2. Catherine says

    I go buy smell/appearance, too. You probably don’t want to know that I have turkey from THANKSGIVING in my fridge that is going to make an appearance tonight at dinner (it’s been in the WAY BACK of the fridge and is probably a little frozen because of it). Nope, I won’t tell you that.

  3. says

    i only like to keep leftovers in the fridge for 3 days max. unless i have a plan for when i will eat the leftovers, i portion out the meal into single serving containers and freeze them so they’re like my own homemade lean cuisine freezer meals.

  4. Julie says

    These tips are great. I fought so long against making a menu plan, but I finally gave in. This area of my life has become so much easier once I did. I find I have a lot fewer leftovers because I have a plan to deal with them the next day or two. An added benefit: when I do find that container of something in the back of the fridge, I can check my menu plan and find out how old it is. Now I know if I should just hold my nose and dump the container in the garbage or not.

  5. Holly says

    Old milk can be used for baking or making cheese. Look up recipes on the net using soured milk. I use our ‘off’ milk for pancakes, biscuits, queen of puddings, cakes and general cooking. I’ve made some yummy cottage cheese from old milk as well. Read up on old-time recipes, esp war time, as those ladies were experts at getting the most out of food, even the least desirable. Research; trust your sense of smell,taste and sight; use your common sense; and open your mind.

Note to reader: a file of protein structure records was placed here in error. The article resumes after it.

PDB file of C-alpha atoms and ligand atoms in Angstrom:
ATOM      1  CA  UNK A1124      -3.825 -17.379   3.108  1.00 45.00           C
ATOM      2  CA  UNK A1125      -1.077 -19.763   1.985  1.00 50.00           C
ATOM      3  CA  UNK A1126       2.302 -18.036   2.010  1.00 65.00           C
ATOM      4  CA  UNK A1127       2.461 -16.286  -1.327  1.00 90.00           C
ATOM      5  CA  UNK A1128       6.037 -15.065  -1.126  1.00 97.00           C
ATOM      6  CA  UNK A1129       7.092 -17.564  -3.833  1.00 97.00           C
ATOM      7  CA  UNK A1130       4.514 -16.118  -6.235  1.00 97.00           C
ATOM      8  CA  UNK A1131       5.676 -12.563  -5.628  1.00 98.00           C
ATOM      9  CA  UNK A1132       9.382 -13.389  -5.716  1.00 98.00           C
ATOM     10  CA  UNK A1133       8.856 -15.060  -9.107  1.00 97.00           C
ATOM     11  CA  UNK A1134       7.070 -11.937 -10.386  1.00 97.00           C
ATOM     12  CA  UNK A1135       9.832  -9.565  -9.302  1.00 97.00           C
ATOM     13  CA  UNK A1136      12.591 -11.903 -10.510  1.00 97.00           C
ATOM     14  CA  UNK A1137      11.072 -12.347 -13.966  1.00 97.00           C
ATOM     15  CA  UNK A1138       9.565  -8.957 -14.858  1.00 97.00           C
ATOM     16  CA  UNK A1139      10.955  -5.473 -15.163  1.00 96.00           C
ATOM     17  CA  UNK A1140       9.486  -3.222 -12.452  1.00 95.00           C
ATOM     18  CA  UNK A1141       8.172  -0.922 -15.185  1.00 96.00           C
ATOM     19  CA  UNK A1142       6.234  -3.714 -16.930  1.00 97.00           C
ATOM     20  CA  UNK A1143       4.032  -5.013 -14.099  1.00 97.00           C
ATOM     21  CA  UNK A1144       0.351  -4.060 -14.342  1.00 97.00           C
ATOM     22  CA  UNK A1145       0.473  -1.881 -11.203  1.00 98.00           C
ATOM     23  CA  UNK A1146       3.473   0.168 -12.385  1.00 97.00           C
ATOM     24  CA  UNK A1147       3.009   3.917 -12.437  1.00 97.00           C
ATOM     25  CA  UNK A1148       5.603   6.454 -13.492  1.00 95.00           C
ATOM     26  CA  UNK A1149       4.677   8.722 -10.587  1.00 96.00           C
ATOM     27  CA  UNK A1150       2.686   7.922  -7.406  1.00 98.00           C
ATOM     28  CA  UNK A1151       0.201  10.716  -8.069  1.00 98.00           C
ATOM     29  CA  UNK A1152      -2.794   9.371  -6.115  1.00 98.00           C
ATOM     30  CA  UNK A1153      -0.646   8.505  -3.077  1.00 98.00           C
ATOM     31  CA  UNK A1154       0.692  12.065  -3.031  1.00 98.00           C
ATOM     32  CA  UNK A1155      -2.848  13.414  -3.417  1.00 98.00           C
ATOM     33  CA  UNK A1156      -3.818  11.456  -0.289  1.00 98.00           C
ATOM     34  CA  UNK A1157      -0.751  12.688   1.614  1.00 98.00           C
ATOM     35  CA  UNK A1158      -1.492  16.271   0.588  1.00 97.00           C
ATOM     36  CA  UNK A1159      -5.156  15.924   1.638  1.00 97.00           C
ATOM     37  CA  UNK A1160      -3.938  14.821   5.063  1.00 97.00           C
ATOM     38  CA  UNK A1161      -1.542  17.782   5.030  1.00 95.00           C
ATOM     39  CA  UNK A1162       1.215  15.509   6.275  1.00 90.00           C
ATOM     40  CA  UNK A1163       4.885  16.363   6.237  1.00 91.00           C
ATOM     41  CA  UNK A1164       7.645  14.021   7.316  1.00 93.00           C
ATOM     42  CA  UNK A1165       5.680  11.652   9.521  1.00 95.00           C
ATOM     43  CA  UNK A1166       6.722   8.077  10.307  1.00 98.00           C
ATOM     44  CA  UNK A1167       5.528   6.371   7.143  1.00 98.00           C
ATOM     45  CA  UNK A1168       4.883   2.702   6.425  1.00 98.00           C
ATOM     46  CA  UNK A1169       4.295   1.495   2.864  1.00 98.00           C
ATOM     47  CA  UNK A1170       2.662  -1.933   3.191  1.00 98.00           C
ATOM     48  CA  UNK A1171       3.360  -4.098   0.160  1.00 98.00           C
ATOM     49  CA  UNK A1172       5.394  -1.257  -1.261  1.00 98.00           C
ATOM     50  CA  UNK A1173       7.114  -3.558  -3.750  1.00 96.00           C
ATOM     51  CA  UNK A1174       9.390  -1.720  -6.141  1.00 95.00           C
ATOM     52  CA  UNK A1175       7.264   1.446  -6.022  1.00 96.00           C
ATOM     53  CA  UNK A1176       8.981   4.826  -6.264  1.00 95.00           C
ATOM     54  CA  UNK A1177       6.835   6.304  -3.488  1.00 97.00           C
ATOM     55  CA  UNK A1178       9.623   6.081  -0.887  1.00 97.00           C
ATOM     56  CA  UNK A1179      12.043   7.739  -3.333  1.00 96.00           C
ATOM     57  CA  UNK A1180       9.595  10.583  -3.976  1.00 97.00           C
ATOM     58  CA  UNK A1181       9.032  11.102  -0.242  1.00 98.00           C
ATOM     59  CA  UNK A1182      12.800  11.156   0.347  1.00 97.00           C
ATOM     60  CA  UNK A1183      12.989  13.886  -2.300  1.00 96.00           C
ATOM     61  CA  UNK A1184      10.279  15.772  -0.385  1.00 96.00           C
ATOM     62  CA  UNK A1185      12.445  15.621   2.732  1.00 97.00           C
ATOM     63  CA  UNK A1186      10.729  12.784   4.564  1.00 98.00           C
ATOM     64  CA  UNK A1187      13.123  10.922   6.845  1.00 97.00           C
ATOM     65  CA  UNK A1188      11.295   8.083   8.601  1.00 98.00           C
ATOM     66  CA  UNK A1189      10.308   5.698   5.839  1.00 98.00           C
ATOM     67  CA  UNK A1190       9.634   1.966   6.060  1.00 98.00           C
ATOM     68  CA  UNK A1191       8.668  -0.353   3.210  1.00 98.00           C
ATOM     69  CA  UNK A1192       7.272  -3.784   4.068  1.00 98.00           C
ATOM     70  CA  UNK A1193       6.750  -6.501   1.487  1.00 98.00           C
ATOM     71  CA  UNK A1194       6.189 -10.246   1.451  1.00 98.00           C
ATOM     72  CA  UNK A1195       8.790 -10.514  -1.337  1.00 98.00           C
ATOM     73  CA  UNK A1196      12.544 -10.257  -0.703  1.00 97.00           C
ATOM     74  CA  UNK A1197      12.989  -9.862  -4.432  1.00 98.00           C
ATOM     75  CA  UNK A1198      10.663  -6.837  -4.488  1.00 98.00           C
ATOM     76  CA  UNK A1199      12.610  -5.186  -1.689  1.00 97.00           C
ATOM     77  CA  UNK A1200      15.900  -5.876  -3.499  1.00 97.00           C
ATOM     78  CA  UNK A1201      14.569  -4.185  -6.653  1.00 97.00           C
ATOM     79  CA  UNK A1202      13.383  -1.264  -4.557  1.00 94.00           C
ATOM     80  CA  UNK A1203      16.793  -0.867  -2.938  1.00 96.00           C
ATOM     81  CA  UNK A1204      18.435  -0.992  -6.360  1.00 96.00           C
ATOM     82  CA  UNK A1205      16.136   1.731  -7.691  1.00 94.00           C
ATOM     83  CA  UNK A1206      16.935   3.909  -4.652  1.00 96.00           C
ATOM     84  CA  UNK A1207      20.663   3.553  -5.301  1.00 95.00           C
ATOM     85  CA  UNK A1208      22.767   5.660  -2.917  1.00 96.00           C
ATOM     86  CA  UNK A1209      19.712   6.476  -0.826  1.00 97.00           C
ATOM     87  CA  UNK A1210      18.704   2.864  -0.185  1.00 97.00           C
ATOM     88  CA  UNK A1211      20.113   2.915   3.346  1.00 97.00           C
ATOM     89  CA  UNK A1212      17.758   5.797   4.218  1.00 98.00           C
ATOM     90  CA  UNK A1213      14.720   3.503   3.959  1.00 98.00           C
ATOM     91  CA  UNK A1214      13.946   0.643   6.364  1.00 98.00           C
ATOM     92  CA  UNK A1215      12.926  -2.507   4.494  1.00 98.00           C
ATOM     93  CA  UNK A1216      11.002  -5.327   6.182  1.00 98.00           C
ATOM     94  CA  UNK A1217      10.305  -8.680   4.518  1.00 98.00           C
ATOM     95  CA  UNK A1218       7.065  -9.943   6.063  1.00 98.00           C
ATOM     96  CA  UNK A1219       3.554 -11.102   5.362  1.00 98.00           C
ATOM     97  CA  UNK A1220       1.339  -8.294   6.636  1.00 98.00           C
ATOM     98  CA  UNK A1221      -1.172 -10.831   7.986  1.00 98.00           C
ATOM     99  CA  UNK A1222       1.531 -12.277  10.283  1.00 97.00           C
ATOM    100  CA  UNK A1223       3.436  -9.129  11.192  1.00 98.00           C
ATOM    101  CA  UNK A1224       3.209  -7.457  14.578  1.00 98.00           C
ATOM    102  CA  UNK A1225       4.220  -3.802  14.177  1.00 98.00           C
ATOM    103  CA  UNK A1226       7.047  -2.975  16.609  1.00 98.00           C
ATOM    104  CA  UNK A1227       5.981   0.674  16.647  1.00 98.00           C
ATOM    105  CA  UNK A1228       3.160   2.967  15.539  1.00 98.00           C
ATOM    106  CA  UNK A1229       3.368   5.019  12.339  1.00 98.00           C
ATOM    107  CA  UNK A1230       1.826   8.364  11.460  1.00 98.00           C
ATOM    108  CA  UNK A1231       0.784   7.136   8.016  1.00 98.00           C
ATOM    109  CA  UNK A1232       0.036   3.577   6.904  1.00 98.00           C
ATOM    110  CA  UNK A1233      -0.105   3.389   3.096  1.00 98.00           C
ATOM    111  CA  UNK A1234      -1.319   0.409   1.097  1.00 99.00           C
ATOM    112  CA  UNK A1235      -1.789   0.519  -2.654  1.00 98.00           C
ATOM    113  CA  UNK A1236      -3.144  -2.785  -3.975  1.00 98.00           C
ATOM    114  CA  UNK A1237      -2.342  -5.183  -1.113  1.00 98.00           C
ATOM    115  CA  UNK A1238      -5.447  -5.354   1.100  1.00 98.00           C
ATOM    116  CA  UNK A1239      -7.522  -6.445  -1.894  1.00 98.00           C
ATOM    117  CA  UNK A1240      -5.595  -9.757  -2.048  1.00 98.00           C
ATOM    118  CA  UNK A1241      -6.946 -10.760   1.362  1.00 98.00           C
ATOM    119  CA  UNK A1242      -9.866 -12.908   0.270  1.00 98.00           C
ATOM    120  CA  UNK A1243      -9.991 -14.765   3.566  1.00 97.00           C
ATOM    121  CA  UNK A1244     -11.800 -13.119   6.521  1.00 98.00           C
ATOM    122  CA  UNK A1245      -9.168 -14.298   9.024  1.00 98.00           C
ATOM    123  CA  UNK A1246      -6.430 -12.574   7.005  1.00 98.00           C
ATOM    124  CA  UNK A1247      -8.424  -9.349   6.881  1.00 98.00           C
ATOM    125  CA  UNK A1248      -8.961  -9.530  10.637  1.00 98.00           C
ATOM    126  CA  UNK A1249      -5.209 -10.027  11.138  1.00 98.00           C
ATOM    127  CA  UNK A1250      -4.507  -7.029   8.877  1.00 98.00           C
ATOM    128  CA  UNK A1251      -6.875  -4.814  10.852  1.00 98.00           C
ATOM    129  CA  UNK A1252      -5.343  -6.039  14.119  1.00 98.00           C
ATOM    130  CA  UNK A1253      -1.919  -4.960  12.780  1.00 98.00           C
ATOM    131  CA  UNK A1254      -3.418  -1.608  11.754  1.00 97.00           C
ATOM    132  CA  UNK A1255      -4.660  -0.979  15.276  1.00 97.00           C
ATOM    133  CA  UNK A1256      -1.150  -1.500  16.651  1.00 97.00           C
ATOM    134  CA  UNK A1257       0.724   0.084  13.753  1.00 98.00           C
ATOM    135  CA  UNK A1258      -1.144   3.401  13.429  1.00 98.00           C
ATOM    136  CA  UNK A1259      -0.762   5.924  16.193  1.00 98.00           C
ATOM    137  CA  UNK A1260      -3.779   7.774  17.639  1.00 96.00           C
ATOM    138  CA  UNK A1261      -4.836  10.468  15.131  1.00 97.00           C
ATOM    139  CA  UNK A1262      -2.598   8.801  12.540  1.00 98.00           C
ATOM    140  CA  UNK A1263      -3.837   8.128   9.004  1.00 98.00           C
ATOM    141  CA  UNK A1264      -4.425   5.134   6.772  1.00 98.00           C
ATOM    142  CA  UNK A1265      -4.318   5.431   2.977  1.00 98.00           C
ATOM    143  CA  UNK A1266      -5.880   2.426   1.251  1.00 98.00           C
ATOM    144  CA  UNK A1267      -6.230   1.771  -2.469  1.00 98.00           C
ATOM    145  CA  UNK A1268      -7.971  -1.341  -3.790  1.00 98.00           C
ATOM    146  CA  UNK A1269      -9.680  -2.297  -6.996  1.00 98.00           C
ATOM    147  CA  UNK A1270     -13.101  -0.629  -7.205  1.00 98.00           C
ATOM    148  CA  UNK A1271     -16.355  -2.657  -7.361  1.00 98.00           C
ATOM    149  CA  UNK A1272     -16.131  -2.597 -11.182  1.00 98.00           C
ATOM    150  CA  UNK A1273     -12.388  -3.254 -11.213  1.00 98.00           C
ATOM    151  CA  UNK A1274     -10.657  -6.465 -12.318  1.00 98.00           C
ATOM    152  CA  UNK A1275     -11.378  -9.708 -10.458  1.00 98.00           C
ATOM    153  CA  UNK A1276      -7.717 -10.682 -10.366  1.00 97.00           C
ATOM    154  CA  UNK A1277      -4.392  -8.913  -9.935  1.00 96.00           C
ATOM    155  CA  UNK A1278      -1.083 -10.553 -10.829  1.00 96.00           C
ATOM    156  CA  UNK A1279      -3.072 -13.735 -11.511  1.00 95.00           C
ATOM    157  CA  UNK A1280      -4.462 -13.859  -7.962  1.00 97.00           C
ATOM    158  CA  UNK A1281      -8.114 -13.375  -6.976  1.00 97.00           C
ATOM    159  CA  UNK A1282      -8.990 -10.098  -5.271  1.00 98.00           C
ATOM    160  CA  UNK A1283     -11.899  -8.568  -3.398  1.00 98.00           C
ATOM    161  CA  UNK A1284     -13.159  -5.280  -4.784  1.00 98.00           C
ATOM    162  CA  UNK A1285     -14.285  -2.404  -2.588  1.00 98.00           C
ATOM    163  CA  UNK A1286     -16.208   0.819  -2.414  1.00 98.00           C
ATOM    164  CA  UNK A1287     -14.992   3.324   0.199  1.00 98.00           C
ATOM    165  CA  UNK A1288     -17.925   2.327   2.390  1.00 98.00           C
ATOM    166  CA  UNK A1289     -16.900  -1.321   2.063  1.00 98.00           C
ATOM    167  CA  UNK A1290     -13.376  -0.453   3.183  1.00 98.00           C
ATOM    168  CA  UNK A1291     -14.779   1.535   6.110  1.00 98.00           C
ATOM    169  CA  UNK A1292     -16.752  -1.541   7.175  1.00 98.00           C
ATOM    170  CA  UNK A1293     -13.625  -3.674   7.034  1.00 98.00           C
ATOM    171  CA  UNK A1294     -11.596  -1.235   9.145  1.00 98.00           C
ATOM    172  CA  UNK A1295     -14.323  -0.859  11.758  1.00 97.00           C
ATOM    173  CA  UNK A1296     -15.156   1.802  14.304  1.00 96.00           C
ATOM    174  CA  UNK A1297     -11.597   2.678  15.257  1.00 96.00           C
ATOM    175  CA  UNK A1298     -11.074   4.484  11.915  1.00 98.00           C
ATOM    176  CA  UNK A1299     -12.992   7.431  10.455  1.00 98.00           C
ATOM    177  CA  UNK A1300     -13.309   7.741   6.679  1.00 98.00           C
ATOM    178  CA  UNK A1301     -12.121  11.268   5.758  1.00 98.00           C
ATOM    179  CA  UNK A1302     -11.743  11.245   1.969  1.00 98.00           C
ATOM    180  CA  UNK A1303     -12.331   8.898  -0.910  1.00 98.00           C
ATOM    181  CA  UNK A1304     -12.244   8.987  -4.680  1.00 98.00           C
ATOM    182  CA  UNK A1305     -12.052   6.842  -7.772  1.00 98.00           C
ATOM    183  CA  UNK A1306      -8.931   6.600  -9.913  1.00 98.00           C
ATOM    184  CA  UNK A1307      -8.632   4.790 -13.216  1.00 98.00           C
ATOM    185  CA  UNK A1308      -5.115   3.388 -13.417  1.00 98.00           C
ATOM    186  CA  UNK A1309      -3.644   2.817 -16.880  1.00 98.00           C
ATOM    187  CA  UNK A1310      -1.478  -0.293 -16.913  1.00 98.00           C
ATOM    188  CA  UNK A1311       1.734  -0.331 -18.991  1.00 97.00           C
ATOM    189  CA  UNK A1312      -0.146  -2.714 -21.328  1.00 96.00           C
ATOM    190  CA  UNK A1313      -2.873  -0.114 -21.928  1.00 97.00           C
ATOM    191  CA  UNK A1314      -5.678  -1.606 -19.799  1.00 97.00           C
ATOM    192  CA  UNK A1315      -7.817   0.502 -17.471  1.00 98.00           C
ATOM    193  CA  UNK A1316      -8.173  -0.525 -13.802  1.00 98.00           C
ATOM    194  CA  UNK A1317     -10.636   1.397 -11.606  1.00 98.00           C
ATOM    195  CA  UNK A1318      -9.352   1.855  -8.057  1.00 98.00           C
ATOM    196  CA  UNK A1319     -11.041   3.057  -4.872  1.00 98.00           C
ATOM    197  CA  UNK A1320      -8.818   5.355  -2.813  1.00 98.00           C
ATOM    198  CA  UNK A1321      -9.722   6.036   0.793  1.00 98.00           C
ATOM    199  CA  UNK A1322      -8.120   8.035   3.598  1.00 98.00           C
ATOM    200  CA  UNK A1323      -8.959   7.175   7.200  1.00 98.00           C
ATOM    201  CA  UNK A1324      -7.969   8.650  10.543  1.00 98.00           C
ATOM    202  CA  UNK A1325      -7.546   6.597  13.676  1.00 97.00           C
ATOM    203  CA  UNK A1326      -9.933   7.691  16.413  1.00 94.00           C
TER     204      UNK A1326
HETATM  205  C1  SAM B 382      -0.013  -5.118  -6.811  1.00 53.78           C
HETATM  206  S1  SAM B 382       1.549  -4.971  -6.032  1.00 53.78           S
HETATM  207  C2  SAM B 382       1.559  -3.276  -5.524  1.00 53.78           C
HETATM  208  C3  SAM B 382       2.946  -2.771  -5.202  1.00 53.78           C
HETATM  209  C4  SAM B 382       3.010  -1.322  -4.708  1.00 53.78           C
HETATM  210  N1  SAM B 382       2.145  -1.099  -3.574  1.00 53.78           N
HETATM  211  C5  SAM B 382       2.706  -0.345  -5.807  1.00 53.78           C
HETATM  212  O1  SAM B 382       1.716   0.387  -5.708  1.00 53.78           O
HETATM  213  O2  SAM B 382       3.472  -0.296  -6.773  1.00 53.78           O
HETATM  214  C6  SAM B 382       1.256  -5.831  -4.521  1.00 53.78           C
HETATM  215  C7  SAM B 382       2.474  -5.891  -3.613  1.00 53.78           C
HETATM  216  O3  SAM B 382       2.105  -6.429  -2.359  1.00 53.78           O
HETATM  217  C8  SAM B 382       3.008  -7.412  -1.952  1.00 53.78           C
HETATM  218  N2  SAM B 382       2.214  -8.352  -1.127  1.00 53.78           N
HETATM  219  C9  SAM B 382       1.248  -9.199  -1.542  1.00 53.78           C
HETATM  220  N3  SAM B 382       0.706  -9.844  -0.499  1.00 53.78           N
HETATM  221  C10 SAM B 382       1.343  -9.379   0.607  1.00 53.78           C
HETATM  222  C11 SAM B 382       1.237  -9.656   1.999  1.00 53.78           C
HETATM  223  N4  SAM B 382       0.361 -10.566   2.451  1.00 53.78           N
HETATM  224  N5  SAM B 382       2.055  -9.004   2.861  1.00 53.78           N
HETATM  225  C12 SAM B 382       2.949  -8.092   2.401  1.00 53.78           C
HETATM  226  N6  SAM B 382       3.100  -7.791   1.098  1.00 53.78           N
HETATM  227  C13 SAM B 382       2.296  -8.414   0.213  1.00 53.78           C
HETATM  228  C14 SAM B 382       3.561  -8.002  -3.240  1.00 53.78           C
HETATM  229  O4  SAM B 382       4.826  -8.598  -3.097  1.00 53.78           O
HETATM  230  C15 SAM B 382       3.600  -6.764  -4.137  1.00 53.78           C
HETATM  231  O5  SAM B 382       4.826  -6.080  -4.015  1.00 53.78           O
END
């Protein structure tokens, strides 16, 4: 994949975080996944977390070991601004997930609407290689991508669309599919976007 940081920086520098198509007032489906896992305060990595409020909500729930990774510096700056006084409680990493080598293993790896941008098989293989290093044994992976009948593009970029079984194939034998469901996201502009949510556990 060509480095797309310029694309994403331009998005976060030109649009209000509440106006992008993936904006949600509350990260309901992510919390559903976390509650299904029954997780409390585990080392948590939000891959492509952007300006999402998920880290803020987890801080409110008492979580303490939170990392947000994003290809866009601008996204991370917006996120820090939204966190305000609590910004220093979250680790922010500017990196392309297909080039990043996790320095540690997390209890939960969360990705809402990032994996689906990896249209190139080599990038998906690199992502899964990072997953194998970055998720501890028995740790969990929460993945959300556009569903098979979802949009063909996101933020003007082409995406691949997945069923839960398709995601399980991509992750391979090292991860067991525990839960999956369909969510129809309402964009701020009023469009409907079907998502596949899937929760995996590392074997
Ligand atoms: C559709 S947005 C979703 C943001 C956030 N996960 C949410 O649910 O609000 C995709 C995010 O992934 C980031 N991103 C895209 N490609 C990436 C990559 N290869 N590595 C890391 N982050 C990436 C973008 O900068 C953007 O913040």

6. says

    Like you, I have two sets of guidelines. One is my official advice that I research, those are the guidelines I post and the ones I use when serving anyone outside of my immediate family. I push those guidelines frequently to avoid waste when it comes to personal use. I’m a healthy adult, everyone in my family has a healthy immune system.
    That said, I do NOT stretch any of the guidelines when it comes to home preservation aka canning. Botulism is quite different than your run of the mill gastro-intestinal bug.

  7. RONI707 says

    Thanks for the tips.
    Coincidentally,I came upon an ULTIMATE SHELF LIFE guide about leftover food.
    I have not had a chance to look at it all yet. But I’ll be going again .Defintly worth a look.
    It’s called StllTasty.It’s online,don’t have the link

  8. anonymous says

    Great post, Jenn!

    I really don’t like ‘off’ milk at all. I like the fresh taste, so for me it’s 1 week after opening the container. But milk freezes and thaws nicely, so now I buy quarts and thaw only what I’ll use in a few days.

    For most leftovers that are deeply cooked, I don’t think twice until it is over a week old. For less-cooked items (sushi anyone?), it can be a much shorter period.

    Also, if you’re on medications that decrease stomach acids or suppress your immune system, you need to be even more careful.

  9. Nancy says

    Wow! You made my question a post! I love all the information and ideas you gave, as well as what the other commenters had to offer. I got some great ideas. Thank you!! But I have to be honest, I still need to work on my milk issues! Maybe if they just didn’t make that darn sell by date so big and bold! 😉